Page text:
Many firms have still elected to deal with specific make-or-buy cases on an ad-hoc basis as they arose. This situation is understandable, yet ironic. In earlier years when the cost-price squeeze was less severe for many firms, poor decisions in this area did not affect earnings noticeably. Yet, in the aggregate as discussed in this section, make-or-buy decisions do significantly affect a firm’s ability to utilise its productive resources in an optimal manner.
However, past practices are now changing. Refined management practice in this area is needed and clearly is within the grasp of most firms. Three forces will continue to stimulate this change:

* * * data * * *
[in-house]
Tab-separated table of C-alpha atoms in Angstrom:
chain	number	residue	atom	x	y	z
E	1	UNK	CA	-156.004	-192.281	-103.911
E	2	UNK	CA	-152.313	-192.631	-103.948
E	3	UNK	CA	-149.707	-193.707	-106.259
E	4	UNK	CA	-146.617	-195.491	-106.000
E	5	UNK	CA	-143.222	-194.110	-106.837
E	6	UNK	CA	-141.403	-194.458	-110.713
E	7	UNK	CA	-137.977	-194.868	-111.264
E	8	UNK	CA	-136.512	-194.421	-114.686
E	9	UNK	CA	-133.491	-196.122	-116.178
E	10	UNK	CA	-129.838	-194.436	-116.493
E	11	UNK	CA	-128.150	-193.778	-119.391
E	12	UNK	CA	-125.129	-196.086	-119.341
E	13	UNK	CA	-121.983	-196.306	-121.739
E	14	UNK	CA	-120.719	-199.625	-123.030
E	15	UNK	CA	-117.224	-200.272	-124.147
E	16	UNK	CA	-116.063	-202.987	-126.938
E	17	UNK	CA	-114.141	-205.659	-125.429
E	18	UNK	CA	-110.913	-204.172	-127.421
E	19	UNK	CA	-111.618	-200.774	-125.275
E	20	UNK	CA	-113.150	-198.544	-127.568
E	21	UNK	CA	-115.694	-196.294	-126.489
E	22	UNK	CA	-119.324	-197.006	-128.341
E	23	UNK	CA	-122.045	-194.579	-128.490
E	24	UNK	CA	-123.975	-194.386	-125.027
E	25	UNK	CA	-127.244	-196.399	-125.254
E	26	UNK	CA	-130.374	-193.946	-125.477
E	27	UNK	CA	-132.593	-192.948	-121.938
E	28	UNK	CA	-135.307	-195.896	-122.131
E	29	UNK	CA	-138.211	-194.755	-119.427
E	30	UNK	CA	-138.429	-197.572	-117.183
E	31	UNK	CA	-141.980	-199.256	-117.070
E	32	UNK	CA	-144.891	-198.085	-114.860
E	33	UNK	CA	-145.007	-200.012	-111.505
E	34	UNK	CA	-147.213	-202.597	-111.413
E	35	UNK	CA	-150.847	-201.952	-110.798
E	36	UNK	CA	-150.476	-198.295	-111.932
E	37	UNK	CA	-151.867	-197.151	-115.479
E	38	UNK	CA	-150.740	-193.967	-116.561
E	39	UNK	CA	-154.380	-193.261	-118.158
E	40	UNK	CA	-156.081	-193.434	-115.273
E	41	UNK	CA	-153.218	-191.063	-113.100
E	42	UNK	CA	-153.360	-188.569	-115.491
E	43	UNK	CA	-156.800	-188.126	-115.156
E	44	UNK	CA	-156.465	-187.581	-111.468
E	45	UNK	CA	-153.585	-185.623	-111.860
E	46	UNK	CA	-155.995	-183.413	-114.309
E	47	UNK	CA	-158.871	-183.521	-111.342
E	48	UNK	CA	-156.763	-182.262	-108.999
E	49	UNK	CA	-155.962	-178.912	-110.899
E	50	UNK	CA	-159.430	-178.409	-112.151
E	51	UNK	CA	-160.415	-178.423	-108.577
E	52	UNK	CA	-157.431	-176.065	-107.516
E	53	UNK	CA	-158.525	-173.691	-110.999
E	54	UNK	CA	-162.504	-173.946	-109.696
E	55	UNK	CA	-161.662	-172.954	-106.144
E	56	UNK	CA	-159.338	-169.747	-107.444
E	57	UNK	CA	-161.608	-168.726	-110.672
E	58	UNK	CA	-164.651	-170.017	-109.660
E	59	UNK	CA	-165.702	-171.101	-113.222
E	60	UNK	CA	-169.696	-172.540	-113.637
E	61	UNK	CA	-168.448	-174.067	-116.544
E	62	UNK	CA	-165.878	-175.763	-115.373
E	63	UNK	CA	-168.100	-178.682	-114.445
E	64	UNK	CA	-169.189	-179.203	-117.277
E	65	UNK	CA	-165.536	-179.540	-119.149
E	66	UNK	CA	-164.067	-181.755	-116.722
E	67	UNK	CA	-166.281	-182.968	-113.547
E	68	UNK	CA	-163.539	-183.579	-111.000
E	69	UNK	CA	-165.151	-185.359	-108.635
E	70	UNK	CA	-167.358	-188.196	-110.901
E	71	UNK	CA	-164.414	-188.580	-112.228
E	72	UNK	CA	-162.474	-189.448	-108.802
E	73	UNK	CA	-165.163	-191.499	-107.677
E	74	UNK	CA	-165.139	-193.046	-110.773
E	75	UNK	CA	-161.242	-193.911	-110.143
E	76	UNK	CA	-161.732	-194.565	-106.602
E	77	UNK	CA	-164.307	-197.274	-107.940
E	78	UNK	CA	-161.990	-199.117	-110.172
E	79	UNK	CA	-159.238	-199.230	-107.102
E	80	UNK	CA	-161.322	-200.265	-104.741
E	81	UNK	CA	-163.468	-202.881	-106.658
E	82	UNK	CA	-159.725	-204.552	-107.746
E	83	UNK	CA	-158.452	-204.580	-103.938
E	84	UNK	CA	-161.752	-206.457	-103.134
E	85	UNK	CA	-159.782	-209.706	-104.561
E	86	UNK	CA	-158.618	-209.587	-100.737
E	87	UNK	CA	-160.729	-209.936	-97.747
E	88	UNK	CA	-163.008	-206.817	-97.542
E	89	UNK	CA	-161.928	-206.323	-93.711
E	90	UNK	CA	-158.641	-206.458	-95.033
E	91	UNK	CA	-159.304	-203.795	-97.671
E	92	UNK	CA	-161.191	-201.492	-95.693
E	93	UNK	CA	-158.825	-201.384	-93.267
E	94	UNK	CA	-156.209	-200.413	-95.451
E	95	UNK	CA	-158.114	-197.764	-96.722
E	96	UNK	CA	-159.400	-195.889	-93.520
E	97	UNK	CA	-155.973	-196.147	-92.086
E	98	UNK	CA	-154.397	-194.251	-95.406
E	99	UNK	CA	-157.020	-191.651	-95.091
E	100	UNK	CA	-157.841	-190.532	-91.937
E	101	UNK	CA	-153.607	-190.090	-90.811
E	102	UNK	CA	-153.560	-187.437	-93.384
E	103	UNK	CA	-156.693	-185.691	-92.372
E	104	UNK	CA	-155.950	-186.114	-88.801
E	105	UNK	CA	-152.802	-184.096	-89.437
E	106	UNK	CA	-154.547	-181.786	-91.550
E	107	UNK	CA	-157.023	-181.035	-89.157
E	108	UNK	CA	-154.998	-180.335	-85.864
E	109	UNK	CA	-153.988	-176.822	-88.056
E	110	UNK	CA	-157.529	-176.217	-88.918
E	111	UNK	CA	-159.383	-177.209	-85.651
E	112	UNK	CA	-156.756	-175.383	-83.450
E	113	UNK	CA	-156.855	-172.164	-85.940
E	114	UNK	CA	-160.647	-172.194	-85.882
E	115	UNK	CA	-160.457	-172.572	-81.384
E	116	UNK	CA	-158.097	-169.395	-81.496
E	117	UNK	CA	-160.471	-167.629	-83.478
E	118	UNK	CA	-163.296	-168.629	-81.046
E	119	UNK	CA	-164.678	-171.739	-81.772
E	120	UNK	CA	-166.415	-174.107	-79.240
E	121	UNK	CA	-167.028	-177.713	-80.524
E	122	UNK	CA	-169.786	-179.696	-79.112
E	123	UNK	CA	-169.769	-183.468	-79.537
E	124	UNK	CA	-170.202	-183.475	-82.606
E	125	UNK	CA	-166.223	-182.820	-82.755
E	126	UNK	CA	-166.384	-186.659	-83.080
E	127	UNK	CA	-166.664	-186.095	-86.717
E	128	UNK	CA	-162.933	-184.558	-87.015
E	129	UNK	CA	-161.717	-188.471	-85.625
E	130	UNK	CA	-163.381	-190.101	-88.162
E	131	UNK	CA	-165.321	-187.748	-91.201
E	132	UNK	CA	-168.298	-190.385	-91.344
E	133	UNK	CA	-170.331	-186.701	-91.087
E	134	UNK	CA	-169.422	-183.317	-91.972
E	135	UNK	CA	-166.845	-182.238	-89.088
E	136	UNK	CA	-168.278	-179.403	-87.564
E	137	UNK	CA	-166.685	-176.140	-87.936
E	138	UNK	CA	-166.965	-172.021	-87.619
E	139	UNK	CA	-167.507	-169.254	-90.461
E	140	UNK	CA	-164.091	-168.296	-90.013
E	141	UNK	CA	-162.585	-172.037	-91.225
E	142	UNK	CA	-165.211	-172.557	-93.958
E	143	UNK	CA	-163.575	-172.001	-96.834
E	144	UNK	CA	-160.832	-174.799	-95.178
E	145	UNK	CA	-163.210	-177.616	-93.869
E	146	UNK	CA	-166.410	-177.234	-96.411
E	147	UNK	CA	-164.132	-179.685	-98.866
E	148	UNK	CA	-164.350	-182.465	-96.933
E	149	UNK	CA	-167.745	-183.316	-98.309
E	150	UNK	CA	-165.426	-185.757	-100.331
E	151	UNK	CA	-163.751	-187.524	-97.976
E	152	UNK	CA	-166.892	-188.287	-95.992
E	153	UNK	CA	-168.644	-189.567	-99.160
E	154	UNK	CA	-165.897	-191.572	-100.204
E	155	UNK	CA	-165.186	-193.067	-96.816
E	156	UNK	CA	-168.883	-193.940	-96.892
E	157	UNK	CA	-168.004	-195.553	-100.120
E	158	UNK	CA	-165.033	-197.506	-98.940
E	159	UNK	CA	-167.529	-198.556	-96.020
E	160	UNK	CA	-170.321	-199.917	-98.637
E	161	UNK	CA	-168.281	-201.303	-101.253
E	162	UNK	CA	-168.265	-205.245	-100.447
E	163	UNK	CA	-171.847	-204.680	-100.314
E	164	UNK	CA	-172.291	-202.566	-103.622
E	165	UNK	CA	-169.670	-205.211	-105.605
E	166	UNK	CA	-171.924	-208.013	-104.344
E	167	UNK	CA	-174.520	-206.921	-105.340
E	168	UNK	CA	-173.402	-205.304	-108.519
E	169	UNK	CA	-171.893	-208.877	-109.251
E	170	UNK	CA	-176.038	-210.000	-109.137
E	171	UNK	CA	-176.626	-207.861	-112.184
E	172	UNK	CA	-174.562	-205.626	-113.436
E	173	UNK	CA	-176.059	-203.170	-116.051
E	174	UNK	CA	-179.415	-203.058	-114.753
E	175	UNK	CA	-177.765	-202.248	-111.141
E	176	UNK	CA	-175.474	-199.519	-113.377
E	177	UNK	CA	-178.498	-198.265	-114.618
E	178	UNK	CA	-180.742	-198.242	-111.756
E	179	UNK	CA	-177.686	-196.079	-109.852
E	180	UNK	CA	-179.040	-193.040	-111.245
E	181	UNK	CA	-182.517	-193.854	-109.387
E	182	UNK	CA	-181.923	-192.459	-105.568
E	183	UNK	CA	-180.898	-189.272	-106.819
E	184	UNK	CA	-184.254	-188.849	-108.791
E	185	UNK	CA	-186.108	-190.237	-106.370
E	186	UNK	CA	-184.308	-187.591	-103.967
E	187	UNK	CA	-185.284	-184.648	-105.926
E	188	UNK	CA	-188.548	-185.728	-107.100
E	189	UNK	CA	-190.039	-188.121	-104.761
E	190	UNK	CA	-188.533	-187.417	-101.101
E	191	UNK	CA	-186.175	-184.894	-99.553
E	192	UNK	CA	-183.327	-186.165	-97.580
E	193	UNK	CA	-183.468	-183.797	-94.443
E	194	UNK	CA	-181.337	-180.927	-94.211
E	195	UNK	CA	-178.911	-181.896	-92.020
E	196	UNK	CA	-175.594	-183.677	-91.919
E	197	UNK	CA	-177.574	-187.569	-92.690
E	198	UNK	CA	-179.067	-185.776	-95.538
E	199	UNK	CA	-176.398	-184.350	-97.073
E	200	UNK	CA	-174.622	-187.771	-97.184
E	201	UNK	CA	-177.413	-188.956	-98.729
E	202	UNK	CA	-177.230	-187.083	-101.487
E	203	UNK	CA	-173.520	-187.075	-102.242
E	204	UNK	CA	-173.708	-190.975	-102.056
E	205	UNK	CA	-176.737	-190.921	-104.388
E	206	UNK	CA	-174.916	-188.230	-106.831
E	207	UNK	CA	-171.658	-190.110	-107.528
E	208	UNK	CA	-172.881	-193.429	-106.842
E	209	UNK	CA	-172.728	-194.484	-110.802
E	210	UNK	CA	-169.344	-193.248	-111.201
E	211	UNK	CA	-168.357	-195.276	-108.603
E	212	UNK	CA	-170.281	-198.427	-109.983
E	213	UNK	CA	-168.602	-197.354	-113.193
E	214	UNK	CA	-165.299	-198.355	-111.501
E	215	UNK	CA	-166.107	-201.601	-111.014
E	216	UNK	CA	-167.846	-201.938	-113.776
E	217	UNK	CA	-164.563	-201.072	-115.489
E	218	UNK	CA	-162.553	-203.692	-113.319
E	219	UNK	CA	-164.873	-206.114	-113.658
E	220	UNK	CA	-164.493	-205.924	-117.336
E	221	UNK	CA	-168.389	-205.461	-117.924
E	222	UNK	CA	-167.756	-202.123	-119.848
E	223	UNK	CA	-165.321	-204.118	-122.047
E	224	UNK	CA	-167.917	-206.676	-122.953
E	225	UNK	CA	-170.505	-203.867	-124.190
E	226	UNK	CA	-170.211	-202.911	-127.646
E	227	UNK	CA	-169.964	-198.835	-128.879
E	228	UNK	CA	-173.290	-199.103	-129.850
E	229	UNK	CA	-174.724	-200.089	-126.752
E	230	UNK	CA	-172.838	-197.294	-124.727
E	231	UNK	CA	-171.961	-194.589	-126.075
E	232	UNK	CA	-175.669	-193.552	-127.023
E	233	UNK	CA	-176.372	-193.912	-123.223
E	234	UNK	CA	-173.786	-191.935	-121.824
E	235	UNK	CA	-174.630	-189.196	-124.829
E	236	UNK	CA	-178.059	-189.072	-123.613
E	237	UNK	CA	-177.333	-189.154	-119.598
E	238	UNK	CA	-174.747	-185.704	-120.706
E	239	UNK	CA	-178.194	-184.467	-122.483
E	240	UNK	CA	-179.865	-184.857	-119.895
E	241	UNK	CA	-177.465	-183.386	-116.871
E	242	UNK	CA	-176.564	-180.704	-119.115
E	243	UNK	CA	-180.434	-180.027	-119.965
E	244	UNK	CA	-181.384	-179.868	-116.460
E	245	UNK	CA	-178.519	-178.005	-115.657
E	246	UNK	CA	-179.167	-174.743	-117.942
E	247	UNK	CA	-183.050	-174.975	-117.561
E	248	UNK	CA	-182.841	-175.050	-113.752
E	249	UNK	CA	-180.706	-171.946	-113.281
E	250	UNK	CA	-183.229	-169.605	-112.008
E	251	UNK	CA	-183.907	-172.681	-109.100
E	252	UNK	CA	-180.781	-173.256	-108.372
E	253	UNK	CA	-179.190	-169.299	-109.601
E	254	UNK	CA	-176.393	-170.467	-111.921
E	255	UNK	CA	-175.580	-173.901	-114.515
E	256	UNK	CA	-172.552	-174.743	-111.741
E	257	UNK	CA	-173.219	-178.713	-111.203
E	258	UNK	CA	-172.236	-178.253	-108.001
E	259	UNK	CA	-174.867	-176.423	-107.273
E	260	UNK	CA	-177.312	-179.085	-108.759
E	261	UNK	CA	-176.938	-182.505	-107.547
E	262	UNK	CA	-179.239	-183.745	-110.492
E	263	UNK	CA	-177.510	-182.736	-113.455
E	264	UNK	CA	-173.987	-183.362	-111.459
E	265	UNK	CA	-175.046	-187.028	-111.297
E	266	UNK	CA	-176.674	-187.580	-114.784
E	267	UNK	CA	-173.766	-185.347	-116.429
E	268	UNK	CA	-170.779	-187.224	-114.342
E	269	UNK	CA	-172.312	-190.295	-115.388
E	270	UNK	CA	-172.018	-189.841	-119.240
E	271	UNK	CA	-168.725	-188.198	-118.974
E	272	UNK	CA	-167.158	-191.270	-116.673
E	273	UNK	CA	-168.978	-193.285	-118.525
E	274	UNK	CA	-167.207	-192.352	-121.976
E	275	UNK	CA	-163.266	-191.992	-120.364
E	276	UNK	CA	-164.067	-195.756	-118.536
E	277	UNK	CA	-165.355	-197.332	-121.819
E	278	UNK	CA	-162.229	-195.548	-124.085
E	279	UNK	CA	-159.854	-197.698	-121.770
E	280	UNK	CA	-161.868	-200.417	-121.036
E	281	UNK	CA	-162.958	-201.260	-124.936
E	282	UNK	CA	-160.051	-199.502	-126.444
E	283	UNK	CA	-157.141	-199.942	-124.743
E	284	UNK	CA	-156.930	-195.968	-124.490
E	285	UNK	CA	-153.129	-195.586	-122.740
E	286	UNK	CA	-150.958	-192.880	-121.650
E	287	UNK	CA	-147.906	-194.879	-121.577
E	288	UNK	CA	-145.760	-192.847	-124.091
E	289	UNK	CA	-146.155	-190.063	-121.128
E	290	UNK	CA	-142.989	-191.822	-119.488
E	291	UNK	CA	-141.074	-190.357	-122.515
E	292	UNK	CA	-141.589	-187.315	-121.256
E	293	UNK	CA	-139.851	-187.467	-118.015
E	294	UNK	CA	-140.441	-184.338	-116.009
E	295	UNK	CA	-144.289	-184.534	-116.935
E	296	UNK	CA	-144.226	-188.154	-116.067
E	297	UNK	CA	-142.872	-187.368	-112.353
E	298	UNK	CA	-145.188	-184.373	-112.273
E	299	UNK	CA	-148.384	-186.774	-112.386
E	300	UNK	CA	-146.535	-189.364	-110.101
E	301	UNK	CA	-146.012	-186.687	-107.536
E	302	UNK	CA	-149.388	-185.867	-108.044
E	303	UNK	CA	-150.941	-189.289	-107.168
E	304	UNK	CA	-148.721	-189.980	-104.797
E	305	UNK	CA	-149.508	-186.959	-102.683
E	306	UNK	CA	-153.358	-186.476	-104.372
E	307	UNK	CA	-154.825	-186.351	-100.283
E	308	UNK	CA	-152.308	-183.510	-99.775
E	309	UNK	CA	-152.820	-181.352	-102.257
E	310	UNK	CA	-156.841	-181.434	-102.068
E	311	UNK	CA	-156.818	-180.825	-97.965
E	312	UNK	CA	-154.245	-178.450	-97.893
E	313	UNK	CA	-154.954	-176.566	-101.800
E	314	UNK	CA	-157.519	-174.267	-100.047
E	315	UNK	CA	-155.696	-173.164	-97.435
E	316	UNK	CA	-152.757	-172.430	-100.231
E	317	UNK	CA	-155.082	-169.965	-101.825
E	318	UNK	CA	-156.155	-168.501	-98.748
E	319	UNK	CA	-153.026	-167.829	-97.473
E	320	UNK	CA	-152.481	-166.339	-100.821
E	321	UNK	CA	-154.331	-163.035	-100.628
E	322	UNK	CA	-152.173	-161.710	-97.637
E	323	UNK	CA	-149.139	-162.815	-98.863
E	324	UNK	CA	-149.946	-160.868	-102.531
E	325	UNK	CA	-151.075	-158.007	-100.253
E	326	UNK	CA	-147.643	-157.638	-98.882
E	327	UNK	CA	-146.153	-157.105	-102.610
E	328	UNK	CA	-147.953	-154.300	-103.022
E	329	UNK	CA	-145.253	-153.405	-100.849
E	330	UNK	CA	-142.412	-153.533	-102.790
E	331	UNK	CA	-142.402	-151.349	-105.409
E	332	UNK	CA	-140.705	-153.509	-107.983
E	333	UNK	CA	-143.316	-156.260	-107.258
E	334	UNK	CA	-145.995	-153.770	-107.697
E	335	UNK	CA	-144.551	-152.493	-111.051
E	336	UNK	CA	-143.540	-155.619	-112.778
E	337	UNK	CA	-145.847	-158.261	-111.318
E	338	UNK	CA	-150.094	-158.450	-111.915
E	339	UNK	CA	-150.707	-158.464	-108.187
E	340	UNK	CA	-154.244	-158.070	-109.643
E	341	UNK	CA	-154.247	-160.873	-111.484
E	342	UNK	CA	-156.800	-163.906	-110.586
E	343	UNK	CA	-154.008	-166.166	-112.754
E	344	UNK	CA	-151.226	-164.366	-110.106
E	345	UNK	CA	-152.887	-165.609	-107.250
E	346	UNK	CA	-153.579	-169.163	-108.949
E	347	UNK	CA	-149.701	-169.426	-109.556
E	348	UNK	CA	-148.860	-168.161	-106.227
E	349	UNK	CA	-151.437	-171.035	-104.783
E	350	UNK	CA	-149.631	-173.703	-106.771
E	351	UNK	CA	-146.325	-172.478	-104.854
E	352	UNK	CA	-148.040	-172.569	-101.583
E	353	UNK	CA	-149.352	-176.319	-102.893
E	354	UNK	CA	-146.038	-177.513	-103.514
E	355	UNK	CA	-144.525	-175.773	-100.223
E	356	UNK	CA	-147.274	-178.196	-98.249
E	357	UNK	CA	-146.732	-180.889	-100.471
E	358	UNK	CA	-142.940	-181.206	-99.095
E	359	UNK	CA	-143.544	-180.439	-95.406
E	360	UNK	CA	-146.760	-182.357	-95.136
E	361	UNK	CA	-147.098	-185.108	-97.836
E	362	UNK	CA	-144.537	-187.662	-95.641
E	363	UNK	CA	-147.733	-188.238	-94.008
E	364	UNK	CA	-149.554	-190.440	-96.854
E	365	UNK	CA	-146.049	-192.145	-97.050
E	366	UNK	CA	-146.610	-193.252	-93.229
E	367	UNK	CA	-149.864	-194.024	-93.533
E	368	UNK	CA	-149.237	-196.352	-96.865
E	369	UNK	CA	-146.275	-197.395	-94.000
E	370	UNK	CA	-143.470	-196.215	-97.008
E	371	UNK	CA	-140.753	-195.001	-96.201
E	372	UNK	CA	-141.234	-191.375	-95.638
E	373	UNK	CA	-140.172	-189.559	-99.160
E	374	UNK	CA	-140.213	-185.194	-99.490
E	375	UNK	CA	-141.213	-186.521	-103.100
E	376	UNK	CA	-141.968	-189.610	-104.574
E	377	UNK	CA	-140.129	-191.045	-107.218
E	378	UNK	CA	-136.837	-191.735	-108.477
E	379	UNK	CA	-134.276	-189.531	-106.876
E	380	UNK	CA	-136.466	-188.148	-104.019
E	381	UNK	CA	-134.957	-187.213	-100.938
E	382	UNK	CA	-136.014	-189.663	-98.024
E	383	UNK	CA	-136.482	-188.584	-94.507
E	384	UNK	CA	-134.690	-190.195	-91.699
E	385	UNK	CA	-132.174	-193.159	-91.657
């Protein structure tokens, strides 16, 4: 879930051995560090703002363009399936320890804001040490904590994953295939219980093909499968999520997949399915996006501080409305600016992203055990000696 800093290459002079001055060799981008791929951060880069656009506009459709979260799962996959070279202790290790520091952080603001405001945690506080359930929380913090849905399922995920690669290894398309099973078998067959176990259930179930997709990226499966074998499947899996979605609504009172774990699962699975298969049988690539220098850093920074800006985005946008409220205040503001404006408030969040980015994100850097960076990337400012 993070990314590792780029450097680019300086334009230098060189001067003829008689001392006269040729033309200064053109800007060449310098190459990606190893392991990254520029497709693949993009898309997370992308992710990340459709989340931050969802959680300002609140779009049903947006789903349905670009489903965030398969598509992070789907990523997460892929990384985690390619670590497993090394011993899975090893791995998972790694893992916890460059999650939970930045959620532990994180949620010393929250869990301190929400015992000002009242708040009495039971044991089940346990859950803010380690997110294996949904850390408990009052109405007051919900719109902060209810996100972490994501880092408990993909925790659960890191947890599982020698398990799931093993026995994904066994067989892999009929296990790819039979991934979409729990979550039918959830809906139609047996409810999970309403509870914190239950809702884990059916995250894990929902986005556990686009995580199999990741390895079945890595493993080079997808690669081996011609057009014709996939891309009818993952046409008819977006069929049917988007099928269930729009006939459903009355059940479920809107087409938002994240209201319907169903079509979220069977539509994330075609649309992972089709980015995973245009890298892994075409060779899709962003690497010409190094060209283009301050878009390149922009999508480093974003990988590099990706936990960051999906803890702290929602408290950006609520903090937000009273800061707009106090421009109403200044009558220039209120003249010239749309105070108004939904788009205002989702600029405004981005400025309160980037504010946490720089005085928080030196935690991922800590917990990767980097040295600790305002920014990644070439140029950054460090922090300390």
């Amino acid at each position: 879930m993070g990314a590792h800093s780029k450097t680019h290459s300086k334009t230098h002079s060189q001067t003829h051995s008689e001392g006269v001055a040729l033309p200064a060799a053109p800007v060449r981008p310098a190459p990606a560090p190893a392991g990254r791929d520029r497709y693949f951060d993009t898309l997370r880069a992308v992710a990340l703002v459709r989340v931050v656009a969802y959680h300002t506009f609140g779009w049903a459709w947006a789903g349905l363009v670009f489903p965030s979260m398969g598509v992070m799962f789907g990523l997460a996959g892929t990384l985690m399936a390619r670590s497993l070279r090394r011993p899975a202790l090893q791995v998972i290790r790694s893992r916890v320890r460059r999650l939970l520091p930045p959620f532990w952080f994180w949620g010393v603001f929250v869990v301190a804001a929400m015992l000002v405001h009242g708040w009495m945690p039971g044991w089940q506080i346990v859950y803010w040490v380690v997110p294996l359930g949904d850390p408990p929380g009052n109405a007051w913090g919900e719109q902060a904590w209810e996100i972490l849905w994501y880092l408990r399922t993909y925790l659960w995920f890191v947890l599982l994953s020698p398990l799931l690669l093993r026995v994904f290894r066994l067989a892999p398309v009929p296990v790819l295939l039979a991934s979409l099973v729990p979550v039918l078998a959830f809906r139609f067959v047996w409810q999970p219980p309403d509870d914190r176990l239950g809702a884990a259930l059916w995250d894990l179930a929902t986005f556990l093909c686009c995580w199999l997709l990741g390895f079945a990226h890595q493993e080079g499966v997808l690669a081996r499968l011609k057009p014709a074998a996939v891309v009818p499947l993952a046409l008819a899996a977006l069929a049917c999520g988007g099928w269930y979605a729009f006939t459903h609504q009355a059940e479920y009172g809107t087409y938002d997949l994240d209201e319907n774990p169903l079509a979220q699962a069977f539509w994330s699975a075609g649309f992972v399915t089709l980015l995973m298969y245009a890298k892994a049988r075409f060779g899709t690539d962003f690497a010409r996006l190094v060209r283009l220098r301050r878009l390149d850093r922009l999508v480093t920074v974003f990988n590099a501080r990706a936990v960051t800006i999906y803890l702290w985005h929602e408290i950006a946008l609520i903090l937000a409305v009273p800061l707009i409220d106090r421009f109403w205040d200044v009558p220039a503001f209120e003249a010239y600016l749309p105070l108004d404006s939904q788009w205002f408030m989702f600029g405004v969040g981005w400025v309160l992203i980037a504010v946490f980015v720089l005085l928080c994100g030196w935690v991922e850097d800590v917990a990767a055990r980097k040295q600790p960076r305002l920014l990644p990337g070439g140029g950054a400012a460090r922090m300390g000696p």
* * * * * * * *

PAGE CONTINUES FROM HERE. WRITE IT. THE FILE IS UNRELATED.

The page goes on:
1. Pressures on profit margins are severe and will continue to increase in the future. Productive resources must be utilised more efficiently.
2. Firms continue to become more highly specialised in products/services and technology, producing greater cost differentials between making and buying for many users.
3. Computer modelling capability is becoming commonplace; make-or-buy evaluation and control systems can be developed and handled quasi-automatically with this capability.
|Self-tests 5.5 and 5.6|
|Questions to self-tests 5.5_5.6
||Suggested answers to self-tests 5.5_5.6